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By Arie Vandergiessen Chief Operating Officer Backyard Farms
The Tomato Magazine
There is a revolution happening in the U.S., and it is connected to buying
locally grown produce. Whether at family meals or in restaurants,
Americans are enjoying the delicious taste of local dairy, vegetables
Some produce, such as tomatoes, historically en available locally only
during the summer months, now have wider distribution and are now available
year-round. This is largely due to advancements in greenhouse technology.
Keeping tomatoes on the vine until they are fully ripened is half the
battle. One of the technologies that helps accomplish this is automatic
grow lamps. They combat low light levels in the greenhouses during fall
and winter months, when less than 15 percent of the light found during
the summer is available. Poor lighting can greatly reduce fruit yield.
Low intensity photoperiodic light is also used during the
night to break the darkness period and induce plant responses representative
of summer. This is especially important in New England greenhouses, where
winter can bring extremely cold and low light conditions.
Because temperatures below 70° F prevent normal pollination and fruit
development, many heat technologies, such as thermal blankets and heated
gutters, are employed by todays greenhouses. Thermal blankets reduce
heat loss during cold weather, and heated gutters funnel rainwater to
the tomatoes year-round. Greenhouses also use a heat capture system that
stores thermal energy for night-time use since tomato plants grow best
when the night temperature is maintained at 60°-62° F. All of
these heating methods maintain ideal growing conditions and are environmentally-friendly.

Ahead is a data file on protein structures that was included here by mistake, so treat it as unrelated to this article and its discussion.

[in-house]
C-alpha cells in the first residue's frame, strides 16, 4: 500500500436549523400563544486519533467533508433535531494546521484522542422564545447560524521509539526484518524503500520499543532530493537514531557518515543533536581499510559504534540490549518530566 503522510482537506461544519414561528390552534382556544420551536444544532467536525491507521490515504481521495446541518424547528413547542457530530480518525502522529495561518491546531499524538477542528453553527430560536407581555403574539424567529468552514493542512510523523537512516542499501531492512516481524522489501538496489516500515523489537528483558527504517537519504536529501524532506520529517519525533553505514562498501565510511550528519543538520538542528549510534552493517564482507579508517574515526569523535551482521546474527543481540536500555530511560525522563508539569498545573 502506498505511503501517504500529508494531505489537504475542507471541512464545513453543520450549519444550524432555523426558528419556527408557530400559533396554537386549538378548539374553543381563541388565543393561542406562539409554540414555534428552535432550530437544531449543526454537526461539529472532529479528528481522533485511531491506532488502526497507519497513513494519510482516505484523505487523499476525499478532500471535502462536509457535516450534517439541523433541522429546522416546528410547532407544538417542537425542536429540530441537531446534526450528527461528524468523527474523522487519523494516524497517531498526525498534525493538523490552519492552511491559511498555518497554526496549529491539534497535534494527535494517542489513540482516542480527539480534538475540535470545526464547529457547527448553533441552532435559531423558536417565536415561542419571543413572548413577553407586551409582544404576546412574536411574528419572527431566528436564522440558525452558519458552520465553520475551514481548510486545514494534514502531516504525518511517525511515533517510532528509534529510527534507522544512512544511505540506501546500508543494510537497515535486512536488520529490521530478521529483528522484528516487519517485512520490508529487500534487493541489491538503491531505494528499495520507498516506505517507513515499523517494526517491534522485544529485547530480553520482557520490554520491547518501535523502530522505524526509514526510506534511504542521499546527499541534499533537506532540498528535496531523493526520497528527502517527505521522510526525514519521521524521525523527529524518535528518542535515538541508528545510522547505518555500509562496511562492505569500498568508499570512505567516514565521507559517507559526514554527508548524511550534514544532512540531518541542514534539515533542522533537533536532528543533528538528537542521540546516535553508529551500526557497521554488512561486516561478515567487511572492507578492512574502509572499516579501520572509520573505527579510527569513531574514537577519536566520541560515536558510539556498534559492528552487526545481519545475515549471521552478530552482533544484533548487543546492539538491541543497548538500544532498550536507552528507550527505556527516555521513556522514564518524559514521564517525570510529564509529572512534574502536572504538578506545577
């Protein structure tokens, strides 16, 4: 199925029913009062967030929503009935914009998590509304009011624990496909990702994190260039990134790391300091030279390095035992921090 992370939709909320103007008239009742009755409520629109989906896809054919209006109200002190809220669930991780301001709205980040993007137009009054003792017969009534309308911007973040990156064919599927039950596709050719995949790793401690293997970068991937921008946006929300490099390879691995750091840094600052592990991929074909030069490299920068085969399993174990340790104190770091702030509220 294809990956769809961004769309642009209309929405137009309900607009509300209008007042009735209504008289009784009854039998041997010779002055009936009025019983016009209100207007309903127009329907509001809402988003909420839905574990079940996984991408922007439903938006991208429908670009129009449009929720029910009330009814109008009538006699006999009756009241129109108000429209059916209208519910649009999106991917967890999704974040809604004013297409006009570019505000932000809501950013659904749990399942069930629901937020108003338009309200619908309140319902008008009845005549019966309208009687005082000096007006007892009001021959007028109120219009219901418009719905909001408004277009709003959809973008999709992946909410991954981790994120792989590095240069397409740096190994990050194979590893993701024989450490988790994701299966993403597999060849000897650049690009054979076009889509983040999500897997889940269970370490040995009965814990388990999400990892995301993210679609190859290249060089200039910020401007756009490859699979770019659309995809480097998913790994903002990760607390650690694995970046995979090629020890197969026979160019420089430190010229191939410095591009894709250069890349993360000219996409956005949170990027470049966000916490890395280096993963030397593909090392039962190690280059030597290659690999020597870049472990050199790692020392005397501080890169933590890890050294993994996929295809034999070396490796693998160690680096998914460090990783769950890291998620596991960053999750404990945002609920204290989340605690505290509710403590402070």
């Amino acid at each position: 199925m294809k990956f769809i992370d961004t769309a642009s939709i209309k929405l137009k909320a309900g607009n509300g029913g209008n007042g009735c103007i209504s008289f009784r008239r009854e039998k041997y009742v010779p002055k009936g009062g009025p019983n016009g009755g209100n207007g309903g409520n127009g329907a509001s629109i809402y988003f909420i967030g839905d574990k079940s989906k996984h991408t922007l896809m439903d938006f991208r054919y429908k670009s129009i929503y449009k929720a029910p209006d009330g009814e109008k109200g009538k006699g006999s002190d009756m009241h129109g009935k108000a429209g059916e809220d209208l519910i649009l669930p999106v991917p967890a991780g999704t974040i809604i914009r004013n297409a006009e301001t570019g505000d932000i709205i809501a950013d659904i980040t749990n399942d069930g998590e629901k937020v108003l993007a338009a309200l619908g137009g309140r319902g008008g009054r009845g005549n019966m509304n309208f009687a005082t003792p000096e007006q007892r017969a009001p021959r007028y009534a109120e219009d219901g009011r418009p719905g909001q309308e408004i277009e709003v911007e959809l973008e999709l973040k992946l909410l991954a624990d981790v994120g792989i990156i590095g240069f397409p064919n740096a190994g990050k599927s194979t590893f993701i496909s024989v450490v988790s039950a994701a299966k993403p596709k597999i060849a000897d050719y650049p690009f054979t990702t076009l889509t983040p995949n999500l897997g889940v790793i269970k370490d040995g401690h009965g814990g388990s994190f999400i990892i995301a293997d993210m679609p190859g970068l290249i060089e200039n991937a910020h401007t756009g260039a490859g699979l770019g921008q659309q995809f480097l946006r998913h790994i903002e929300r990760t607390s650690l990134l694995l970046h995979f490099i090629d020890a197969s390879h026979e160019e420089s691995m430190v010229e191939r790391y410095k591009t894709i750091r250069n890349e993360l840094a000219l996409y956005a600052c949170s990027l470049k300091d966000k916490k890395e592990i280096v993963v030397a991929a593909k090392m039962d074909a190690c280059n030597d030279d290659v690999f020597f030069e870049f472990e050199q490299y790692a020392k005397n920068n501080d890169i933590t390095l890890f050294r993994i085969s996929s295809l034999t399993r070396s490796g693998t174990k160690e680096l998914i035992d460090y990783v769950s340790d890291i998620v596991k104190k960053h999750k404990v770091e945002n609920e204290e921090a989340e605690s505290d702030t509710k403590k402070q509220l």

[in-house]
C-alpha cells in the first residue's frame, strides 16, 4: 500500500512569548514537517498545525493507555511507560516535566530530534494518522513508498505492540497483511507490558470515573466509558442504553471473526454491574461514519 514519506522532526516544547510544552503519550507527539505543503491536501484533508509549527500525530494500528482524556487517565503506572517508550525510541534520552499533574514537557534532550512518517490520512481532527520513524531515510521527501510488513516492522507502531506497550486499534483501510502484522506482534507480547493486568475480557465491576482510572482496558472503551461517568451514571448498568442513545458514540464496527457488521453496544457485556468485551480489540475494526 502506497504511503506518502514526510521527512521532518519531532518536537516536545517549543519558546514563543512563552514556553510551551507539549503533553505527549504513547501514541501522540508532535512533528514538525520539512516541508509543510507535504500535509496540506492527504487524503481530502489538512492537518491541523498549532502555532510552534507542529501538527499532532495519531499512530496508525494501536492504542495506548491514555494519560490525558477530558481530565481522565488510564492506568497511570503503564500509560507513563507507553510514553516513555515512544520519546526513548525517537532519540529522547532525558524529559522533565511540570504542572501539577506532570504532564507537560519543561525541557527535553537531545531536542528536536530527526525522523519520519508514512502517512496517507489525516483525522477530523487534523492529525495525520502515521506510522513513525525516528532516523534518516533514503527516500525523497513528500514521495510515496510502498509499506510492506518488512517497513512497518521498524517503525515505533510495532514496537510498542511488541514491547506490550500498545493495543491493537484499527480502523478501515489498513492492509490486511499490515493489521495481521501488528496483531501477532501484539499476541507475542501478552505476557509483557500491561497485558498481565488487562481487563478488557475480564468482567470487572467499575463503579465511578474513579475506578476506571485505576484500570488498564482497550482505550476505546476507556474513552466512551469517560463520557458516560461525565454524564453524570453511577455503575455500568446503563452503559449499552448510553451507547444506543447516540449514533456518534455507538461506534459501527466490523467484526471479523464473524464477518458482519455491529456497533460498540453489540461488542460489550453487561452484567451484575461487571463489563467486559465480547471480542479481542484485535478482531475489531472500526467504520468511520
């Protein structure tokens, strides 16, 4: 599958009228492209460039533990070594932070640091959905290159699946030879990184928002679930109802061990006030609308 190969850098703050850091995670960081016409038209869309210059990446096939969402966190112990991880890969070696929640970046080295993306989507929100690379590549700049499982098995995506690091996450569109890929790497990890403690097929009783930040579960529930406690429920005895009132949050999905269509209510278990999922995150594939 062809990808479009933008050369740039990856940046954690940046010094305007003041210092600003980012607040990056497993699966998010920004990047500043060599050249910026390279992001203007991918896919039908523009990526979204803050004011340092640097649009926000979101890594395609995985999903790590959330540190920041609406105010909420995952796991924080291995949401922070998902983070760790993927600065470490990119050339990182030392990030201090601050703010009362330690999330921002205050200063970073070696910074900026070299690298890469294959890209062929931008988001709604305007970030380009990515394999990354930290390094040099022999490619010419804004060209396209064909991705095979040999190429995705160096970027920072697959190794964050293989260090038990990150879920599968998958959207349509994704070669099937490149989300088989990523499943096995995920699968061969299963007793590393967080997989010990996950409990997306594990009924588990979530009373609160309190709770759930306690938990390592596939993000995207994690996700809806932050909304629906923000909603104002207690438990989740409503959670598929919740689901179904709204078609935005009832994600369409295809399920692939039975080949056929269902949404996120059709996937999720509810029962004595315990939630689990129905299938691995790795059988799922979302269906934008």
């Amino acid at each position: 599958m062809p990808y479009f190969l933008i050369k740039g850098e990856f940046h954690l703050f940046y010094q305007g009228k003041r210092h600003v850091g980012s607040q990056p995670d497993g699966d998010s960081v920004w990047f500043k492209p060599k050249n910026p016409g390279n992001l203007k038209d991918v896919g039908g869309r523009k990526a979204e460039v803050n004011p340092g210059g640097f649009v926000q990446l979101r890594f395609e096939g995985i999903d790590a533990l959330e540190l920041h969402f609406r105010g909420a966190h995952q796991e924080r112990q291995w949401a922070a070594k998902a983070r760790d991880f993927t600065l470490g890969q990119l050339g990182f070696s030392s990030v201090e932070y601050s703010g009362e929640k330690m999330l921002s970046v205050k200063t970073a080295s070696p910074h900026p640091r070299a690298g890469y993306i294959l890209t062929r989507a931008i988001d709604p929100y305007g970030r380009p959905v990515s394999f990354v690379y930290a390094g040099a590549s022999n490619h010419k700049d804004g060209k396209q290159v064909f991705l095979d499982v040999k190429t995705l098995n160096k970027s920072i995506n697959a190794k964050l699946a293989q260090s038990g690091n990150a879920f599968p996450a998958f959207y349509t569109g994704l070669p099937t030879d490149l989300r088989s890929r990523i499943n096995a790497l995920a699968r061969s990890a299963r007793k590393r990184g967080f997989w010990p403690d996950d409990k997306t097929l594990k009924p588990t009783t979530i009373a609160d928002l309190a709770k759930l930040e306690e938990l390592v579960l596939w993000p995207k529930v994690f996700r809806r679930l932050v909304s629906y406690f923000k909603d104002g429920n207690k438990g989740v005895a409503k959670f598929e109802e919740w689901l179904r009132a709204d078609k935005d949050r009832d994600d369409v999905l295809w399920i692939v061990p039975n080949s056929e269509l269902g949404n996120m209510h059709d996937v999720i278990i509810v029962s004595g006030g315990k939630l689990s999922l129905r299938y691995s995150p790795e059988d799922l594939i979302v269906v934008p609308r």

Irrigation technology provides tomatoes with a consistent water supply.
The application of water is typically done with a trickle irrigation system
composed of distribution lines with drip tubes or spray stakes which are
placed at the base of each plant. Tomato plants use a great deal of water,
especially in warm weather, so the use of a time clock to control the
irrigation system is crucial. Some farms strive to protect the environment
and minimize water consumption through a water recycling system. Any additional
water not used in this process is held in irrigation ponds for future
use. This method helps the plants and protects the environment by conserving
Pest management is another important concern in modern greenhouses. An
integrated pest management system which utilizes naturally occurring biological
controls and beneficial insects to ensure that its growing processes are
environmentally-friendly is integral to the success of any large greenhouse.
One insect that is far from being a pest is the bee. Bees are extremely
important in the greenhouse because every tomato starts with the native
bumblebees that receive their food from tomato pollen, and in turn, fertilize
the plants flowers. Tomato flowers must be pollinated seven days
a week in order to ensure proper fruit development. Traditionally, flower
clusters are shaken manually with a tomato flower pollinator as soon as
the yellow petals open, but bumblebees are available from insect companies
for pollination as well. Using bees for pollination ensures a higher yield
and the production of more delicious fruit.
With its state-of-the-art greenhouse in Madison, Maine, Backyard Farms
uses a combination of all of these technologies to grow its tomatoes.
The company has 11,000 specialized 1,000-watt lights, controlled by computer
to mimic what the sun would provide under ideal conditions for photosynthesis.
These lights supplement natural sunlight by allowing tomatoes to receive
the same amount of light year-round, regardless of the weather outside.
Backyard Farms also uses temperature-stable transit to keep the plants
at 55º F during travel the ideal temperature for maximum freshness
and flavor. Local growers, like Backyard Farms, have the advantage of
complete control over the transit temperature, so tomatoes are never over-refrigerated
or left in the sun like those that travel long distances. And for irrigation,
Backyard Farms has the advantage of size. Its 24-acre greenhouse allows
it to recycle water by capturing all of the rain that falls on the greenhouse
roof for use in the irrigation process.
Despite all these high-tech innovations, the farms greenhouse tomatoes
taste just like those grown in your backyard garden. Hydroponically grown
produce actually arrives at retail outlets in better shape than field
grown produce because it is developed in highly controlled conditions.
The tomatoes are generally cleaner, handled less and packaged better than
field grown products. The great quality and high demand for these tomatoes
ensures even more greenhouse advancements in the future.
© 2008 Columbia Publishing
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